With Guyana's rising unemployment in the 1970s and 1980s, a visit to the cinema is becoming a much more popular pastime, especially in the capital of Georgetown. There is no TV in Guyana. The film diet consists entirely of Hollywood blockbusters, black exploitation movies, and Bombay spectaculars. Cuban films are shown occasionally at private screenings. Films from other third world countries cannot be seen at all. Since the cinematic infrastructure in Guyana is completely oriented to 35mm film, a 16mm projector is an extremely rare object. Ironically, anyone wanting to show a 16m film can get help from the U.S. or from West European embassies.

The need for a Guyanese cinema made for the people, about the people, and by the people exists. Unfortunately, the political and economic situation in Guyana prevents independent filmmakers from producing their own films. They are completely dependent on financial support from the government. After its independence, Guyana opened its own Film Center, which was financed with West European and U.S. money. This Film Center is fully equipped to produce all sorts of films. However, the Minestry for Information and Culture has complete control of the Center. Their jurisdiction has killed the ambitions of many young Guyanese filmmakers and technicians, who may have been inspired by their media training abroad. Currently, the Film Center produces the obligatory news films for and about the ruling Burnham government and some standard industrial documentaries.

The Victor Jara Collective — named for the Chilean singer/composer who was murdered by Pinochet's henchmen — has taken the first step toward a new Guyanese cinema. Prior to 1976, the collective had been working on videotape and super 8 productions on the history of imperialism. When Prof. Rupert Roopnaraine returned to Guyana after a teaching tour in the USA, the collective seized this opportunity to make a film in and on Guyana. They researched their subject and presented a draft of the script to the Guyanese Ministry for Information and Culture. They wrote the following introduction to this script:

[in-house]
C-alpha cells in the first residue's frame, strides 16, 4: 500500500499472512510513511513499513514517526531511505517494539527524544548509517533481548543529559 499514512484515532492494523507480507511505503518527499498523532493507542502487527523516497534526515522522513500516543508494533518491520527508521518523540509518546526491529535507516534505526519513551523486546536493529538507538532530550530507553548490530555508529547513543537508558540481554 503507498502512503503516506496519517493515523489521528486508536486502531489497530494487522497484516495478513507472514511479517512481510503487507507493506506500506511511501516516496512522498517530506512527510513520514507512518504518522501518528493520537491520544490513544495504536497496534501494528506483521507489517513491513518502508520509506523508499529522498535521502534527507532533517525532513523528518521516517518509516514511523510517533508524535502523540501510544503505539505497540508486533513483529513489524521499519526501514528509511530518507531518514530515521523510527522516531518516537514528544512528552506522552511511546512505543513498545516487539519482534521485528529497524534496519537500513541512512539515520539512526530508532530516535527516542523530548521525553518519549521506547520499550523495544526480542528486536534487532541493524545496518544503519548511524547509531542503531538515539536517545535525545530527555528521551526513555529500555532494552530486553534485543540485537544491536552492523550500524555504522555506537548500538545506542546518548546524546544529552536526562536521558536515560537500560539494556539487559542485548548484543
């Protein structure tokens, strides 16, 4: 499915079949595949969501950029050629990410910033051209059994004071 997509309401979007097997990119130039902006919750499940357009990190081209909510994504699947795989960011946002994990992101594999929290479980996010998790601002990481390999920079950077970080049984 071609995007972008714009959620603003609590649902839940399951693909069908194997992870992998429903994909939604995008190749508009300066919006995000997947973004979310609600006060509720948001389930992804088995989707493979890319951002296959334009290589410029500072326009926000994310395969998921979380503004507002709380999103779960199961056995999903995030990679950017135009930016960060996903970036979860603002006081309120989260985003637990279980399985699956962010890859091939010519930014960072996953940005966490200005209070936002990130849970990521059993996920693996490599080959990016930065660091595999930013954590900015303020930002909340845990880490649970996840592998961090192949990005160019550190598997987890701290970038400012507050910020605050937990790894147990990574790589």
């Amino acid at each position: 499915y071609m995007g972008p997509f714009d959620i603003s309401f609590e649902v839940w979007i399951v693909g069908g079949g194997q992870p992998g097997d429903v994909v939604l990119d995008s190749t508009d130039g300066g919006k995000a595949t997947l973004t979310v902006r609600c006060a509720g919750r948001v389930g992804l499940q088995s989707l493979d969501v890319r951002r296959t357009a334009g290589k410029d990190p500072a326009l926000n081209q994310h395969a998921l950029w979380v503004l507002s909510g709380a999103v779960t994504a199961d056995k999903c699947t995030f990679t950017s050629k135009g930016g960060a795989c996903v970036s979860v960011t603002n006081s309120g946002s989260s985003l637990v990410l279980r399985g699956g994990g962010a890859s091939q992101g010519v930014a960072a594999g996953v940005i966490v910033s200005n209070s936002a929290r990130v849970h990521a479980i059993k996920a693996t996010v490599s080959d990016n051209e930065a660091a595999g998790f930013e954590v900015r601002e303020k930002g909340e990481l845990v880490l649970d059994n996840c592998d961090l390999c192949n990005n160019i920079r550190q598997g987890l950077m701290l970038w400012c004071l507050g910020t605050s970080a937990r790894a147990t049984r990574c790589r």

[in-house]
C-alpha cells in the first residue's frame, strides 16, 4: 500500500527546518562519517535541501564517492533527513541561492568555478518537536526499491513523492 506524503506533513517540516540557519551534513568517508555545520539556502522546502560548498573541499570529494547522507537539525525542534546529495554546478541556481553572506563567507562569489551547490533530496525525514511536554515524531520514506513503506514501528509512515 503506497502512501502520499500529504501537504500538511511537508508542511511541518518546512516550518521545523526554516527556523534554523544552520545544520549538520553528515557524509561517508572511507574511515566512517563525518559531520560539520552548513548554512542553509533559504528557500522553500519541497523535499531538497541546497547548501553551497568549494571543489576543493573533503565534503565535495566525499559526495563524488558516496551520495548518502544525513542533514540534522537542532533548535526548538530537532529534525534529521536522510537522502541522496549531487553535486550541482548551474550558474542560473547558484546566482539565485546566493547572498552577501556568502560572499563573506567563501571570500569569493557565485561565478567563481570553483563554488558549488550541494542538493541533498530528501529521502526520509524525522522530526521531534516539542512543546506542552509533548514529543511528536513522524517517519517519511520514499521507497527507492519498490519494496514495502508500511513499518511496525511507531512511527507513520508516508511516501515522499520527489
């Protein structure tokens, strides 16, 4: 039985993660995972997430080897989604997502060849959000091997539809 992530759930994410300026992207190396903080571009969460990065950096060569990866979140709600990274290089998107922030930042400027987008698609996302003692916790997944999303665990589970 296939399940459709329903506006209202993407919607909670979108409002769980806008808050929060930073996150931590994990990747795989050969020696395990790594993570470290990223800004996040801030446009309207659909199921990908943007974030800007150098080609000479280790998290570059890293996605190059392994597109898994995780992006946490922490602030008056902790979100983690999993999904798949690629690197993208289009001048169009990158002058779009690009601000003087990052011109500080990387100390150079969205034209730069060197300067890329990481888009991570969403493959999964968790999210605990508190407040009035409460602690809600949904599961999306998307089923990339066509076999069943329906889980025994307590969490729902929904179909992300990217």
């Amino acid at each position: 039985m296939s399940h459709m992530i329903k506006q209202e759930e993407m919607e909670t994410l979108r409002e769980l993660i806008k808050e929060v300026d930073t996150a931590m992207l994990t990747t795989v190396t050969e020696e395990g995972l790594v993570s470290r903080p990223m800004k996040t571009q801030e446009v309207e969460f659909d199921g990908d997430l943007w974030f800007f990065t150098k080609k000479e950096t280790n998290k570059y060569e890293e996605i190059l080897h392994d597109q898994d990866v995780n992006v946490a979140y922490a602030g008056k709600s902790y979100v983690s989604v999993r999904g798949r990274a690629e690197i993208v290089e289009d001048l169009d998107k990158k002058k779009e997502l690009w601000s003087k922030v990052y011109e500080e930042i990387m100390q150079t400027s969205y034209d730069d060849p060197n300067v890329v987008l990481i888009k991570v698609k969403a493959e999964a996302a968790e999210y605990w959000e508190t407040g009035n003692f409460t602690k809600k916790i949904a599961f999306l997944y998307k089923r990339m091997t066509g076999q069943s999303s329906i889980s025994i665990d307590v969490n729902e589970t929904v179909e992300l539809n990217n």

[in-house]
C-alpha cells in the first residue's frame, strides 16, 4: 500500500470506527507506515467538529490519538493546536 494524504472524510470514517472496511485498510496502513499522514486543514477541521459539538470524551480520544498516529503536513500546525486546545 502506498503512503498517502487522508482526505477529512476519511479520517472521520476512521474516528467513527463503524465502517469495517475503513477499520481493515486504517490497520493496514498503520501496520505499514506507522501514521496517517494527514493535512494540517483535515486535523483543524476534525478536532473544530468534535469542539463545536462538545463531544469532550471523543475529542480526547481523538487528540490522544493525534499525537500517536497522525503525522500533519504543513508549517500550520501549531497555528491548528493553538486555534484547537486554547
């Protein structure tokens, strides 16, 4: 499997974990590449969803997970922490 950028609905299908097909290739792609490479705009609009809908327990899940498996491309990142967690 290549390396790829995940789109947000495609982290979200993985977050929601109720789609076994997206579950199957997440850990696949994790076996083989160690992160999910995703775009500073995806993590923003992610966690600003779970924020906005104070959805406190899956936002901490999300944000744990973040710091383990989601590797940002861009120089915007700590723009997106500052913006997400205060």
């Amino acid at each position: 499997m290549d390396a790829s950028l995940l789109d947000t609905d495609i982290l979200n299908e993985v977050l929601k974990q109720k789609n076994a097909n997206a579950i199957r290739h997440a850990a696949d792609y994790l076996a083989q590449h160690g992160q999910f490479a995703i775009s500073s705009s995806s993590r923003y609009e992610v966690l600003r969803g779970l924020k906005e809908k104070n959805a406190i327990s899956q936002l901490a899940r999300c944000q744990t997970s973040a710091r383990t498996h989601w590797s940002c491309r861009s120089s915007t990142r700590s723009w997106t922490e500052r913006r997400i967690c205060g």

"The film will portray and document, through the combination and interpenetration of dramatic and ethnographic modes, the production and self-production of the Guyanese proletariat. Procured, in the first instance, by the importation of slaves and, following the abolition of slavery, by the introduction of the indentured immigrants, the Guyanese proletariat developed in direct proportion to the accumulation of surplus value within a dominantly monocultural colonial economic structure. The film will concentrate on the social and economic conditions against which the class-consciousness of the proletariat evolved."

"Focusing on three historical moments of developed antagonism between the exploited and the exploiters, the film will portray the organization, action, and eventual repression of the forces of liberation. Intervening periods of history will be treated so as to document the internal as well as the external struggles of the proletariat: the antagonism between rural peasantry and urban workers, the production of racial animosity based on this antagonism, the periods of unification and solidarity, the retaliatory violence and divisive strategies of the imperialists and their local instruments."

"The film consists of five interlocking parts or movements. Parts One, Two, and Three consist each of two sections: the enactment and the historical documentation. The three dramatic sections (enactments) progress, in terms of acting and camera/sound techniques, from dramatic naturalism to epic alienation. The three documentary sections show an inverse progression, that is, from distantiated ("objective") reportage to engaged ("subjective") narration. In Part Four the dialectic (between the dramatic and the ethnographic) is resolved in the recognition and rendition of the dramatic and partisan nature of the actual. Part Five will function as a systematic visual reconstitution of certain of the most charged images from Parts One through Four."

"The film will draw heavily on the music, painting, and literature of Guyana. The active participation of Guyanese scholars, technicians, and theatrical workers will be" indispensable to any adequate realization of the project.